Simulating the Hydrogen Transition
- Type: Archived Webinar
- Level: Basic
- Duration: 1 hour
- PDHs: 0.00
The hydrogen economy is on fire. Each day brings announcements of new hydrogen projects, ranging from small to gargantuan. And more than $150 billion is in the investment pipeline, according to the Hydrogen Council. But moving across the carbon spectrum from gray to green is no easy feat. Join this webinar to learn how to use process simulation to simulate each step in the hydrogen transition to Net Zero processes and ensure a profitable move to a sustainable future.
If you’re an energy or chemical company feeling the pull of market demand and the hard shove of impending regulation, this webinar is for you. In one hour, you’ll examine how current hydrogen production is carbon intensive while future demand must be low carbon or no carbon to meet Net Zero goals. During this webinar, you’ll cover the full hydrogen spectrum, and learn the differences between gray, green and everything in between. You’ll see how to use process simulation to design and optimize gray, blue and green hydrogen processes as your energy transition progresses. You’ll investigate such issues as steam methane reformers, electrolyzers, CCUS simulation and more. And you’ll leave with a new understanding of how a single simulation environment can help you design and optimize alternative process designs throughout your transition to Net Zero processes.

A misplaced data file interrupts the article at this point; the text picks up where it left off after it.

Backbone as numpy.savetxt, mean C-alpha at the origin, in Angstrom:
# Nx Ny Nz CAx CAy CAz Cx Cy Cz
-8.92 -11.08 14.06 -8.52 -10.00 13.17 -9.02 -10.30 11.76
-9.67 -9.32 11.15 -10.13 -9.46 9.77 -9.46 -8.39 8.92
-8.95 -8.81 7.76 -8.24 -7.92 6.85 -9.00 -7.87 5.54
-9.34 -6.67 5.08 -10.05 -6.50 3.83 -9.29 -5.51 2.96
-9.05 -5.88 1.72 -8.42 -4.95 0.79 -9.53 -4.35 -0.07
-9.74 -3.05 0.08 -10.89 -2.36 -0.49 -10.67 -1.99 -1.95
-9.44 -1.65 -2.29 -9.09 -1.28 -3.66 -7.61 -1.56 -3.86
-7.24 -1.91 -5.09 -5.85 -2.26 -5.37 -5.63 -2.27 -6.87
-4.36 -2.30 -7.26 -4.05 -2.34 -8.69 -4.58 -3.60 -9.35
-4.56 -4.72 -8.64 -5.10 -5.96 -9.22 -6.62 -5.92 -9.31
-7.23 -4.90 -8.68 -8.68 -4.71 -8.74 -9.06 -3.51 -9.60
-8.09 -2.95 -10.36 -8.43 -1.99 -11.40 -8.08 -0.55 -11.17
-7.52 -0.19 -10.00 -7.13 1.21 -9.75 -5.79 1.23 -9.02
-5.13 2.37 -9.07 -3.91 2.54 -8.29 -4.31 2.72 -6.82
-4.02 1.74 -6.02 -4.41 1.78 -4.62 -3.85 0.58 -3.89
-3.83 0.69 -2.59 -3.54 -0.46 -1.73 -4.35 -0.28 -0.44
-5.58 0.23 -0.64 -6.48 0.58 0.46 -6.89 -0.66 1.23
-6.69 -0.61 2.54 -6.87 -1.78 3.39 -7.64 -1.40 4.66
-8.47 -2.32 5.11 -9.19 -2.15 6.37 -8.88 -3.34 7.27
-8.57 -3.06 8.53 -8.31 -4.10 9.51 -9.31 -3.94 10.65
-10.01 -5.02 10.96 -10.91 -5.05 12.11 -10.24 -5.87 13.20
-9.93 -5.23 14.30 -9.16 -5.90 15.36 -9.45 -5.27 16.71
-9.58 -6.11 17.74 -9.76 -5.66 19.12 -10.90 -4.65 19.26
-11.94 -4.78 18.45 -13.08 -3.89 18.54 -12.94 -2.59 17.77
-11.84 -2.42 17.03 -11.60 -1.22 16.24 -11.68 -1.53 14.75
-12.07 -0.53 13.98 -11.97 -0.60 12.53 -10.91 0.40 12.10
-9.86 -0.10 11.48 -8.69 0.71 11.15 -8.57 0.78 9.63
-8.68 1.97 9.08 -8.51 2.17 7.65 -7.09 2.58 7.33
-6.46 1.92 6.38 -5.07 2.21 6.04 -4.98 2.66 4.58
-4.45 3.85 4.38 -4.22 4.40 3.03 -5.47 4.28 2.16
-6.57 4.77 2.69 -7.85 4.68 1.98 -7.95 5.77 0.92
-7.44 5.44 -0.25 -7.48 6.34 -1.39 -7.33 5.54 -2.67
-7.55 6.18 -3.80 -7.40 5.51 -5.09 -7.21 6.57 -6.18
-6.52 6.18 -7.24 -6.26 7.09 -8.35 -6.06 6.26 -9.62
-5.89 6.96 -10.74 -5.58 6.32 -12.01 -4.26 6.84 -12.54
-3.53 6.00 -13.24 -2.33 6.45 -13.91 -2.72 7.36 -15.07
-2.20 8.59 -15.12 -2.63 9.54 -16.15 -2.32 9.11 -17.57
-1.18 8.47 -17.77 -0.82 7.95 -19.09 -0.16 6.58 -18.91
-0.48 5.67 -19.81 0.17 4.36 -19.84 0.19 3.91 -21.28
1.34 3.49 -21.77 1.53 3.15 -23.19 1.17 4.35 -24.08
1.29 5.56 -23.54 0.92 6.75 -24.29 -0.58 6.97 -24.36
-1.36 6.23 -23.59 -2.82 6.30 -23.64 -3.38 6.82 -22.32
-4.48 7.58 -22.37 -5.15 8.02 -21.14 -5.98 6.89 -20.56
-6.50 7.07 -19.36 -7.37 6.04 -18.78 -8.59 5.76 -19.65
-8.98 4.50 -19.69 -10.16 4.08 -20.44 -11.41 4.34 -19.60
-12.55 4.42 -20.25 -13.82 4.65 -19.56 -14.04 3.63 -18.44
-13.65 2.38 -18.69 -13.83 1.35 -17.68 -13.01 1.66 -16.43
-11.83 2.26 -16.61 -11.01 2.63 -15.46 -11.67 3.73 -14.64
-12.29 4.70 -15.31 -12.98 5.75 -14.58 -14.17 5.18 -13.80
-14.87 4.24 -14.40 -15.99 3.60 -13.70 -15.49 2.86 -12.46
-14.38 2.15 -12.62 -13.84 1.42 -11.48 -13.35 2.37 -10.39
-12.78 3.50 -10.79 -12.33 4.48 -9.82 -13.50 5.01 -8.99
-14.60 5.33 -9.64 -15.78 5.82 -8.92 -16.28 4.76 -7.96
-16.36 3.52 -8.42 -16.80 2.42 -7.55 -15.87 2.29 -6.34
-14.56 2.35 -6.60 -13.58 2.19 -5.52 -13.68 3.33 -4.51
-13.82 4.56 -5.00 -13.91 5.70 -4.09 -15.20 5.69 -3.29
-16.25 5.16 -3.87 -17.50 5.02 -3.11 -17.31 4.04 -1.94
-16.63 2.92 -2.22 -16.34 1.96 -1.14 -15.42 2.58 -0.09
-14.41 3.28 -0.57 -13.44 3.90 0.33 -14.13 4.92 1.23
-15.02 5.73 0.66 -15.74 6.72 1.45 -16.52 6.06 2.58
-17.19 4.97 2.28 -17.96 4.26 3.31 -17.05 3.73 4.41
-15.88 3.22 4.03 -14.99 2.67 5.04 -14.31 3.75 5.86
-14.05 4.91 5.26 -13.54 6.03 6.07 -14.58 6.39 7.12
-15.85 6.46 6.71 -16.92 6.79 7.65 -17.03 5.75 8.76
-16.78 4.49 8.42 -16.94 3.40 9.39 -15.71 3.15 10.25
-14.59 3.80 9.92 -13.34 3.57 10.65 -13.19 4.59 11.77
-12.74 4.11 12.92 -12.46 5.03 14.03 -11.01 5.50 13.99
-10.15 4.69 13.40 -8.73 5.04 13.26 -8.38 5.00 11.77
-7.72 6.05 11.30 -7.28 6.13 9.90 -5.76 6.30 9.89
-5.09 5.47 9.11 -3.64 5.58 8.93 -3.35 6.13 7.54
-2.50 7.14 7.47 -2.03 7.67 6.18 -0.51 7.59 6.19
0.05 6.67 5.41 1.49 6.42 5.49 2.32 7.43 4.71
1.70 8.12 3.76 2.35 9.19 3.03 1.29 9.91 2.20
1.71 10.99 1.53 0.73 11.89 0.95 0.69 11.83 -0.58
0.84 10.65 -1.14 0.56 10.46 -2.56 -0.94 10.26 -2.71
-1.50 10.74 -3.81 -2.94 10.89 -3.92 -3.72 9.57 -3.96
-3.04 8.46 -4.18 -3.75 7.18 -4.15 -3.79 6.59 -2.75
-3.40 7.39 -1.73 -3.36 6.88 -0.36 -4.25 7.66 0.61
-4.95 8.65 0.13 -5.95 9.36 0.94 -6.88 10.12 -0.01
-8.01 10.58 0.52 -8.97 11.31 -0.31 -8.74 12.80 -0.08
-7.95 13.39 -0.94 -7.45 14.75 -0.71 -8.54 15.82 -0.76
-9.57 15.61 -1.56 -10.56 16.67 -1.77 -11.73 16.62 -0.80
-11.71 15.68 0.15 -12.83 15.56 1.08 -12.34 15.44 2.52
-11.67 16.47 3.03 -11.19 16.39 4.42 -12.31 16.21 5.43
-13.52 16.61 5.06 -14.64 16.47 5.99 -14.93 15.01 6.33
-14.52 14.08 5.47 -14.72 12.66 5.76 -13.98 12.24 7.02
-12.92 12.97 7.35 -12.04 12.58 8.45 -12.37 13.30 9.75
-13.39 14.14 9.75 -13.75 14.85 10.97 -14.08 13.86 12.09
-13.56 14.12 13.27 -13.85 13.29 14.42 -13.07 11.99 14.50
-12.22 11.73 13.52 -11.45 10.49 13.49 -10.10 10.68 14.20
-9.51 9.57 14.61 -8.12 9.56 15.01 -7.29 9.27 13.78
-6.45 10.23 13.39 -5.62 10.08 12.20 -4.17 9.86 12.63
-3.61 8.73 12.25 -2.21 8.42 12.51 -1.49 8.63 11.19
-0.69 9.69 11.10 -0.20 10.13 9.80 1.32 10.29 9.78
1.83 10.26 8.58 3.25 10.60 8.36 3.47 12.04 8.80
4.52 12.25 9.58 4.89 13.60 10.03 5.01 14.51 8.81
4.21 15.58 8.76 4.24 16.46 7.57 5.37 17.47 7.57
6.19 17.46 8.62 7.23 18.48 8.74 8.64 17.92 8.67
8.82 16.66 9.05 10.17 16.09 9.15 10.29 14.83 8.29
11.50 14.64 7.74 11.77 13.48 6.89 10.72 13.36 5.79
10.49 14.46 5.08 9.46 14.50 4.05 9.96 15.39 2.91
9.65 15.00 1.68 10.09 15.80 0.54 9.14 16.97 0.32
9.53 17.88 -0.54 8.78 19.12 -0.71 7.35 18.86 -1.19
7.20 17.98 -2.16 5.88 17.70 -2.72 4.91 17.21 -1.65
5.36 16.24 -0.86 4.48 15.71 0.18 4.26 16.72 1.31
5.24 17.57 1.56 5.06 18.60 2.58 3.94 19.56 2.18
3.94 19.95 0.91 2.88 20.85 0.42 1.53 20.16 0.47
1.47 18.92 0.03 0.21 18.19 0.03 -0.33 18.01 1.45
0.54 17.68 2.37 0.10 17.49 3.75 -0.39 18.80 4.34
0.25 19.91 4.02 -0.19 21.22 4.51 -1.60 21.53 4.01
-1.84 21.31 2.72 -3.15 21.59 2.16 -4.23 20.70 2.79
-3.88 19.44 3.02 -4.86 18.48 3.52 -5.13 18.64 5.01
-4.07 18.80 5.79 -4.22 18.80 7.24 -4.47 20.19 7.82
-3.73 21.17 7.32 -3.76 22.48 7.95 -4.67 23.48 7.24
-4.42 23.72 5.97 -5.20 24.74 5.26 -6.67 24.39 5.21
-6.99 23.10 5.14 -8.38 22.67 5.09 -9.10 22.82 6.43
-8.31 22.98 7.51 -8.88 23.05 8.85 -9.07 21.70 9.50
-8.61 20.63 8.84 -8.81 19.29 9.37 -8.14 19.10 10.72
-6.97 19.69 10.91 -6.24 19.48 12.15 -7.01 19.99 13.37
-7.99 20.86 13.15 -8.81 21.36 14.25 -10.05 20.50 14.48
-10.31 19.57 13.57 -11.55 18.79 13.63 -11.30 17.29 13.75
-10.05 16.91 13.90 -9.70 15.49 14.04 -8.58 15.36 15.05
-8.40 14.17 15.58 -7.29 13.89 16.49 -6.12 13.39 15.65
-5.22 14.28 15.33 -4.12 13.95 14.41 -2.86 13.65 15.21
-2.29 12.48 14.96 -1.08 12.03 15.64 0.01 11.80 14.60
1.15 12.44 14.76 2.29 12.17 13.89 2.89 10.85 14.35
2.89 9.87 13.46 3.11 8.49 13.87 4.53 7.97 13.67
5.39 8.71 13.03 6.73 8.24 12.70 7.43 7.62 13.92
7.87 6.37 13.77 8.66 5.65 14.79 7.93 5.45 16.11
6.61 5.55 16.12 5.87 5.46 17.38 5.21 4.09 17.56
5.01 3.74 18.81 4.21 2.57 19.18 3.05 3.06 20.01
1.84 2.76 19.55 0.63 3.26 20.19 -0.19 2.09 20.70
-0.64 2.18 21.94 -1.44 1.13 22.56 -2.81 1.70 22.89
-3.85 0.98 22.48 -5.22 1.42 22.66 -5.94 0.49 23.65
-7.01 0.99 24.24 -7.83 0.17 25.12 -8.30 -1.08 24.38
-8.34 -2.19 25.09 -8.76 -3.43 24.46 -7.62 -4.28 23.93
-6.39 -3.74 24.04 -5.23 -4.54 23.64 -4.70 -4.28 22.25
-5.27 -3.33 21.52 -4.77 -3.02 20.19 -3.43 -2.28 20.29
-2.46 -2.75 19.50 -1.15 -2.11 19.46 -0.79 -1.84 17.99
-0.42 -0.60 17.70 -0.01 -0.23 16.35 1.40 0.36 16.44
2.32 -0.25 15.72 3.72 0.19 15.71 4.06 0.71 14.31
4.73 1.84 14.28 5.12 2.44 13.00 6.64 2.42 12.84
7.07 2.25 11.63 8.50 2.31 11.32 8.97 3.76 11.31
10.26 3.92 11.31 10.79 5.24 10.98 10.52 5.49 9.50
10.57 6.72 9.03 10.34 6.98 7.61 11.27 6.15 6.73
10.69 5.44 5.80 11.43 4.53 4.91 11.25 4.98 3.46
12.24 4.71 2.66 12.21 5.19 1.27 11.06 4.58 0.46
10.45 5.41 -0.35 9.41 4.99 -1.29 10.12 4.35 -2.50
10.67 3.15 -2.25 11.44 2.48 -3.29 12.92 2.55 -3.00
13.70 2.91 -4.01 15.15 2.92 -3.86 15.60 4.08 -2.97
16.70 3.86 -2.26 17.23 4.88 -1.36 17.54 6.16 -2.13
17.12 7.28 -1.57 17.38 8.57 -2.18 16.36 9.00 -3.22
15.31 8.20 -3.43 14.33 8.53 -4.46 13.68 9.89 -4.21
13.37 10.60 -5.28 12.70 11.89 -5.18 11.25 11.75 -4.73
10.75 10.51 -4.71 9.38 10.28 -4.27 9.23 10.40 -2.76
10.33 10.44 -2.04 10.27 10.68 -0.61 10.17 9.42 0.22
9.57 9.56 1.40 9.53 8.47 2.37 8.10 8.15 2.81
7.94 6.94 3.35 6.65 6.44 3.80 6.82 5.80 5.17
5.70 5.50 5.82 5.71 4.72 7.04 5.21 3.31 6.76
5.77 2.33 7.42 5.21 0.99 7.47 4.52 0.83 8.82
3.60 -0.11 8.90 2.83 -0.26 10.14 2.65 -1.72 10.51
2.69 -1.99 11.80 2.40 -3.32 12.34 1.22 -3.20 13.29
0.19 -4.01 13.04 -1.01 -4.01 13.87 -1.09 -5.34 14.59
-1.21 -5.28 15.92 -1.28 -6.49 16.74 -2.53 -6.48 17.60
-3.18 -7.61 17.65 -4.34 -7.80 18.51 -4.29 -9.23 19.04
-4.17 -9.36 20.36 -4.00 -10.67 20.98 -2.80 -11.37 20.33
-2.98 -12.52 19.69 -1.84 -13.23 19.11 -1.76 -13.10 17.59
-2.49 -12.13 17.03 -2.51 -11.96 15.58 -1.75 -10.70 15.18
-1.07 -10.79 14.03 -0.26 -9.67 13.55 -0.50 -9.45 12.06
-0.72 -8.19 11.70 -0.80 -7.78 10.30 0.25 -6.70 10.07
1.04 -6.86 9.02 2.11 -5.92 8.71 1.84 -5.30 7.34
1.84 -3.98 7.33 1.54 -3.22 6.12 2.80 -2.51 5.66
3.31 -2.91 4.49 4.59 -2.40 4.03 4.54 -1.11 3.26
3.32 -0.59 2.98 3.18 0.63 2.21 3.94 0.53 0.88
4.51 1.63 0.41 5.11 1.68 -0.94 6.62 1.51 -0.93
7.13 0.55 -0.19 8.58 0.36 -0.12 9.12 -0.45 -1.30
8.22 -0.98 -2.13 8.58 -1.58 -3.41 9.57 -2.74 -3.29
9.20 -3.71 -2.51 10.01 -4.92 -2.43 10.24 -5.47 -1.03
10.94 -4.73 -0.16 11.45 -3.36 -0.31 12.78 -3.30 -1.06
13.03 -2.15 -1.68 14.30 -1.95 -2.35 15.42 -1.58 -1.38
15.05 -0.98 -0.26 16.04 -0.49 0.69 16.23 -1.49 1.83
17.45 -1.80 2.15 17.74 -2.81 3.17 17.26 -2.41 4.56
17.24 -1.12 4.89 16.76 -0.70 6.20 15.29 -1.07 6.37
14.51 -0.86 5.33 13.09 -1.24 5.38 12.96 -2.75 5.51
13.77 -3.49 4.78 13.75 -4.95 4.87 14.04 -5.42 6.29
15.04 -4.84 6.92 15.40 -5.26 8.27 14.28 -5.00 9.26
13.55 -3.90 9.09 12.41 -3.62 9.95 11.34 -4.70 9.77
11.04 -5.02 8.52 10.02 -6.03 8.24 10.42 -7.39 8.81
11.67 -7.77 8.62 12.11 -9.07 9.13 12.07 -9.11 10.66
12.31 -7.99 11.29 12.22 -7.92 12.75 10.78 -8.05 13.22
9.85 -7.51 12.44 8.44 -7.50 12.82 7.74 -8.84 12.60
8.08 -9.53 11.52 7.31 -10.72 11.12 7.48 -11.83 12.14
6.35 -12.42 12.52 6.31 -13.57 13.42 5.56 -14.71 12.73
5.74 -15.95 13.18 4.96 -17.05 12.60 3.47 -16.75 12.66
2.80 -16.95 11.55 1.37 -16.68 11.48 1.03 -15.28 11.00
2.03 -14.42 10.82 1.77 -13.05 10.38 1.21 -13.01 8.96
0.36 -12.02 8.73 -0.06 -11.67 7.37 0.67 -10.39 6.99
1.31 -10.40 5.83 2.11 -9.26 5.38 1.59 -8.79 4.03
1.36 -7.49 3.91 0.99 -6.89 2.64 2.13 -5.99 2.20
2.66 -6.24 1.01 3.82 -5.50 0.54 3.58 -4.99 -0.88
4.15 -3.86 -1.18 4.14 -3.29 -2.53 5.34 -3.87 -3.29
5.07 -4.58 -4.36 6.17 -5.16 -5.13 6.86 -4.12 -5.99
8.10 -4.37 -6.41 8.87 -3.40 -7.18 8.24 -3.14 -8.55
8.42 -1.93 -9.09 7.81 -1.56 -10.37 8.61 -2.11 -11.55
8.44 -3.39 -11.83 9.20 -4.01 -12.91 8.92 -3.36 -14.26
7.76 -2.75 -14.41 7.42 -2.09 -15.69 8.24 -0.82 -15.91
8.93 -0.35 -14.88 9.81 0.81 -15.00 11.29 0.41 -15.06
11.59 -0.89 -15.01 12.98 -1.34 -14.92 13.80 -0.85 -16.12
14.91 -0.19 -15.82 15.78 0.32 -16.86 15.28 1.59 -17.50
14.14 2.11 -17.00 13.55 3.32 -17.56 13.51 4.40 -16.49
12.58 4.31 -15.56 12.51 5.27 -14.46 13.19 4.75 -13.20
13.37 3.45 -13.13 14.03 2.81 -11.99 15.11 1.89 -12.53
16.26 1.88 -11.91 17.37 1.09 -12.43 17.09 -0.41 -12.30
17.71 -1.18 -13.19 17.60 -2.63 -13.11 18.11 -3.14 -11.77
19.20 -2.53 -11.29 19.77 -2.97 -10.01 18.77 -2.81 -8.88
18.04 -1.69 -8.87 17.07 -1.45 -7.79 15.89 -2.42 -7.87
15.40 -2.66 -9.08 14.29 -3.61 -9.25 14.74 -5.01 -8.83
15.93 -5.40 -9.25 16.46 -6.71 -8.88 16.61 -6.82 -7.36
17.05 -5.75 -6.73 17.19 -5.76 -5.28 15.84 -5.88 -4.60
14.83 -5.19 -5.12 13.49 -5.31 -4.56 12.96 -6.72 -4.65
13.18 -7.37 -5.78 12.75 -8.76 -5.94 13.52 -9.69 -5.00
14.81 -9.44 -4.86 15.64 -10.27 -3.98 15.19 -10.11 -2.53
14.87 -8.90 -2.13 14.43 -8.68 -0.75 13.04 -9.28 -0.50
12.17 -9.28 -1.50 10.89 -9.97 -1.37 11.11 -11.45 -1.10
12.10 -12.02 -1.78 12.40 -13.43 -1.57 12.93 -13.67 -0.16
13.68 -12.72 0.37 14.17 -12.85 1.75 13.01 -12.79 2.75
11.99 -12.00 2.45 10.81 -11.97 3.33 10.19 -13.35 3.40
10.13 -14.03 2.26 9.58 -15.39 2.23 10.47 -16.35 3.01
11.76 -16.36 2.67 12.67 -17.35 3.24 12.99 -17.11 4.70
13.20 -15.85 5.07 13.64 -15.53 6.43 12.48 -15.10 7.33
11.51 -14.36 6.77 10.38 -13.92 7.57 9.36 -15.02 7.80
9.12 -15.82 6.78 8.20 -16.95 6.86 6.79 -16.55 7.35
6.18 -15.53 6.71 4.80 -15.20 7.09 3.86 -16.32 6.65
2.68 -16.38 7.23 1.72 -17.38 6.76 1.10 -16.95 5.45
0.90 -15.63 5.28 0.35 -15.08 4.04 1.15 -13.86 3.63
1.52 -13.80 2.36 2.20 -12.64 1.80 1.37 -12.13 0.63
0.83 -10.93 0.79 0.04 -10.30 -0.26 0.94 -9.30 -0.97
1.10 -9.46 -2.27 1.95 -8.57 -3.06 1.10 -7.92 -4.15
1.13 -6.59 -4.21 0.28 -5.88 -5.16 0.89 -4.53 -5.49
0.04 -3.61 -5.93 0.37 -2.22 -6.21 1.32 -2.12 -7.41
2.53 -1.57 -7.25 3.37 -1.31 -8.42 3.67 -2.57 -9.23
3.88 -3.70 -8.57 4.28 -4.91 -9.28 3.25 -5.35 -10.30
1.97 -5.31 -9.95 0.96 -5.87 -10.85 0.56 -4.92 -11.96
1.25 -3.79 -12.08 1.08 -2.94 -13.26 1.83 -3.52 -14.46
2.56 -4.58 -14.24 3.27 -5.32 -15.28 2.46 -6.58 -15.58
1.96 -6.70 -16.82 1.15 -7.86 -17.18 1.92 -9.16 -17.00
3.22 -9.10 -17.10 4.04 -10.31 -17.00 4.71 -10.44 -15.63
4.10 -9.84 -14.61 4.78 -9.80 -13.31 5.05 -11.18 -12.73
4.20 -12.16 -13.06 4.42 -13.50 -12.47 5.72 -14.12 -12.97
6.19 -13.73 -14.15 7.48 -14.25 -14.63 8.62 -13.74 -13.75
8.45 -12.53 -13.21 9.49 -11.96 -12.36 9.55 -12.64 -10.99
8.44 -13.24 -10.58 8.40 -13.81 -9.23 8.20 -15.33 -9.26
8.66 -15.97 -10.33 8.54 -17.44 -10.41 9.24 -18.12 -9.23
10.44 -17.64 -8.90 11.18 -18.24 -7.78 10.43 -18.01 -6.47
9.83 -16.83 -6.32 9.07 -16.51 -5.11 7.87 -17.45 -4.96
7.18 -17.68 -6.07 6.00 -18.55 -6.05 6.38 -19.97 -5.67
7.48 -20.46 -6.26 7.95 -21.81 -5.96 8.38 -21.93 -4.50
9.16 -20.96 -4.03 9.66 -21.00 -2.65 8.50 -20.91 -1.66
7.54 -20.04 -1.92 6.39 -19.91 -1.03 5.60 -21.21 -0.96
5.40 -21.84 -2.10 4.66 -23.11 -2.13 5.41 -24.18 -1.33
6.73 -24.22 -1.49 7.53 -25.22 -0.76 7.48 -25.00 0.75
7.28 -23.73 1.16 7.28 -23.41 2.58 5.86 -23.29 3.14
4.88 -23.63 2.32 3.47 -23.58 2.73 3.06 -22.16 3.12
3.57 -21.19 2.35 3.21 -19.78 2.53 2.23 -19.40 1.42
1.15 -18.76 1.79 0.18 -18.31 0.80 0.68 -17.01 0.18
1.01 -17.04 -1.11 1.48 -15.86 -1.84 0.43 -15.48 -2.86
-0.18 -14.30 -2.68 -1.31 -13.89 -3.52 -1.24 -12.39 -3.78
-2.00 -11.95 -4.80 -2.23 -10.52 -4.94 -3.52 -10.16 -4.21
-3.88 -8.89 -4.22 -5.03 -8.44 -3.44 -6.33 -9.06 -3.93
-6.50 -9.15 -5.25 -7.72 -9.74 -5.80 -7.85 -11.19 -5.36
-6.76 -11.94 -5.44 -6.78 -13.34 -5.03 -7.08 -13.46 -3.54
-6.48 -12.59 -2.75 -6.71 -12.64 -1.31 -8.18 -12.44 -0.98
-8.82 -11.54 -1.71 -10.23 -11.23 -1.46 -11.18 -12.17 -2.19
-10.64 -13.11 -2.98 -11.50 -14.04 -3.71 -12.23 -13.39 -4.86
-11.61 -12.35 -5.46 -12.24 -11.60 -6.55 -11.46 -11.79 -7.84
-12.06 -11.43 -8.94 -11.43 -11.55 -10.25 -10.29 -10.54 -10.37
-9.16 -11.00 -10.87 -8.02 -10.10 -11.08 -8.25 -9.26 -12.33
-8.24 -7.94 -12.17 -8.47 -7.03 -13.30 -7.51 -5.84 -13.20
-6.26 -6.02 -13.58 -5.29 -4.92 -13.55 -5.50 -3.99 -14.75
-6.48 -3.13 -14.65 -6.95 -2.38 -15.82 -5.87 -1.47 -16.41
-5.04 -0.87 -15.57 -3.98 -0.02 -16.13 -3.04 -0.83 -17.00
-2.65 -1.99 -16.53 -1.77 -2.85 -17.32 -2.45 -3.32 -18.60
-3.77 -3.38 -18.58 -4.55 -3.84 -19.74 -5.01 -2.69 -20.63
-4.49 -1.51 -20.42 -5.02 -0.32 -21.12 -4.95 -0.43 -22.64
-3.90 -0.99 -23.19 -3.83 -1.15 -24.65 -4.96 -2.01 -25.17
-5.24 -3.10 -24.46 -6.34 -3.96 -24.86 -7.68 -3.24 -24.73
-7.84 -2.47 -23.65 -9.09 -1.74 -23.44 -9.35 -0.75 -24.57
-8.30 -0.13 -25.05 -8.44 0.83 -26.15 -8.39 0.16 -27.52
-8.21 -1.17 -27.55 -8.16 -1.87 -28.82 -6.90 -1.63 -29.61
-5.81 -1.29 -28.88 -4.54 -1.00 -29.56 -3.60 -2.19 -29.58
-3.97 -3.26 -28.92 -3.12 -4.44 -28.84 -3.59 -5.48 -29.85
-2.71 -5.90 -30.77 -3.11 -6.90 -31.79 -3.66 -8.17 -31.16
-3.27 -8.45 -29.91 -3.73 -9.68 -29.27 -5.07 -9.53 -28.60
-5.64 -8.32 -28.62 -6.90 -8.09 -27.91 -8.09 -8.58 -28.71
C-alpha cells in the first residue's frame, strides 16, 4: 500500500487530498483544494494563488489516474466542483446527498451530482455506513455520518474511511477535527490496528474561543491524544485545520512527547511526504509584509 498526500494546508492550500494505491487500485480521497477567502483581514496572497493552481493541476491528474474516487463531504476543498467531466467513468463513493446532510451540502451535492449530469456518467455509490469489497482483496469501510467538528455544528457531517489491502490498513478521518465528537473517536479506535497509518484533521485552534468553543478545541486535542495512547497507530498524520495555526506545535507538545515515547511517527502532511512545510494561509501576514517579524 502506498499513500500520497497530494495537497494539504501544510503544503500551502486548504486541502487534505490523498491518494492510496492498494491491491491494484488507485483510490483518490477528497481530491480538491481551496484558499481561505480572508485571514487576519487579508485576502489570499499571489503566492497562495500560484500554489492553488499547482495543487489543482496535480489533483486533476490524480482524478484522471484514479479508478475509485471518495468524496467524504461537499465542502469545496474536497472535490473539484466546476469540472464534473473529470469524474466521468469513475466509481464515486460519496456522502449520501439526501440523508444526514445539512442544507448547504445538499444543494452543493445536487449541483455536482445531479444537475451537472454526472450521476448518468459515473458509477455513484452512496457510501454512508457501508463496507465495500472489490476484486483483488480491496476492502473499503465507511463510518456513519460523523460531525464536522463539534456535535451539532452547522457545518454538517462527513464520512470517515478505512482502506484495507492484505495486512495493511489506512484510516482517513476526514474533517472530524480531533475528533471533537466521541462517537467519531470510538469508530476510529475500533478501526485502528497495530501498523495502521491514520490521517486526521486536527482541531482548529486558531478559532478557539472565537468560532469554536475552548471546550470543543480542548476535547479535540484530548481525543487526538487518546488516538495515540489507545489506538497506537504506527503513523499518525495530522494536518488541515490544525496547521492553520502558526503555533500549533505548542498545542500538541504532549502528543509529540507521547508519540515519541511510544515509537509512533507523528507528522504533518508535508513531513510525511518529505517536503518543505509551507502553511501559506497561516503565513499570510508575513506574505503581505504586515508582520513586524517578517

- Why all hydrogen is not created equal
- What is the Hydrogen Transition and how it is driving the industry
- How to simulate gray, green and blue hydrogen
- Storing and transporting hydrogen—a simulation
- How process simulation can help you move from gray to green
Ryan Muir is a Models and Applications Engineer at AVEVA. He is responsible for the development and testing of computational equipment models to simulate both steady-state and dynamic chemical processes.Read more
James Wade is the Portfolio Marketing Manager for AVEVA’s Simulation and Learning solutions. He has over 10 years’ experience in the process simulation industry. He received his BS degree in Mechanical Engineering and Engineering and Public Policy from Carnegie Mellon University and his MBA from New York University. ...Read more
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